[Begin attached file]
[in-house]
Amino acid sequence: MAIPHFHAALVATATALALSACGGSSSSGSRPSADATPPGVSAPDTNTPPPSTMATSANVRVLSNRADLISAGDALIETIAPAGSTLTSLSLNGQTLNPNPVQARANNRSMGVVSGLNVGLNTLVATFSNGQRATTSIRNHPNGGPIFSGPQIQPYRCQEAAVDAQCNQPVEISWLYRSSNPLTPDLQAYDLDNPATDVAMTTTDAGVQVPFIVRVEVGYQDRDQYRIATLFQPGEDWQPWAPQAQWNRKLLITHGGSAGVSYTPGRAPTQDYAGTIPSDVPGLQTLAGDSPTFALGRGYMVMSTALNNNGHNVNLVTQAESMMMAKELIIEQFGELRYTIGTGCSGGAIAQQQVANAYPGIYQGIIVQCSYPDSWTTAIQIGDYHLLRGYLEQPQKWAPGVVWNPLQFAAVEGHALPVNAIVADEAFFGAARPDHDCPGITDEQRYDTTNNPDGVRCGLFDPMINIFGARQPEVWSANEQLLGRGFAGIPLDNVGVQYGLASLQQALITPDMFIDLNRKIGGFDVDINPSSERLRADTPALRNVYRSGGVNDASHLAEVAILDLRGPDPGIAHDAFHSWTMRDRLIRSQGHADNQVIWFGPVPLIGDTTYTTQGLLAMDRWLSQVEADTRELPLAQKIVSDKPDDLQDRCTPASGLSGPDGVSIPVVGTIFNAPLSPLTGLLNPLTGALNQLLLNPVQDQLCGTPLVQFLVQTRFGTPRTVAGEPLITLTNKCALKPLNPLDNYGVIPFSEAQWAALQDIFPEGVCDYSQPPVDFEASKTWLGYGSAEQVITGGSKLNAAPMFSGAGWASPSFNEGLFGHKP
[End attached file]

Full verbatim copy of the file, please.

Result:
[in-house]
Amino acid sequence: MAIPHFHAALVATATALALSACGGSSSSGSRPSADATPPGVSAPDTNTPPPSTMATSANVRVLSNRADLISAGDALIETIAPAGSTLTSLSLNGQTLNPNPVQARANNRSMGVVSGLNVGLNTLVATFSNGQRATTSIRNHPNGGPIFSGPQIQPYRCQEAAVDAQCNQPVEISWLYRSSNPLTPDLQAYDLDNPATDVAMTTTDAGVQVPFIVRVEVGYQDRDQYRIATLFQPGEDWQPWAPQAQWNRKLLITHGGSAGVSYTPGRAPTQDYAGTIPSDVPGLQTLAGDSPTFALGRGYMVMSTALNNNGHNVNLVTQAESMMMAKELIIEQFGELRYTIGTGCSGGAIAQQQVANAYPGIYQGIIVQCSYPDSWTTAIQIGDYHLLRGYLEQPQKWAPGVVWNPLQFAAVEGHALPVNAIVADEAFFGAARPDHDCPGITDEQRYDTTNNPDGVRCGLFDPMINIFGARQPEVWSANEQLLGRGFAGIPLDNVGVQYGLASLQQALITPDMFIDLNRKIGGFDVDINPSSERLRADTPALRNVYRSGGVNDASHLAEVAILDLRGPDPGIAHDAFHSWTMRDRLIRSQGHADNQVIWFGPVPLIGDTTYTTQGLLAMDRWLSQVEADTRELPLAQKIVSDKPDDLQDRCTPASGLSGPDGVSIPVVGTIFNAPLSPLTGLLNPLTGALNQLLLNPVQDQLCGTPLVQFLVQTRFGTPRTVAGEPLITLTNKCALKPLNPLDNYGVIPFSEAQWAALQDIFPEGVCDYSQPPVDFEASKTWLGYGSAEQVITGGSKLNAAPMFSGAGWASPSFNEGLFGHKP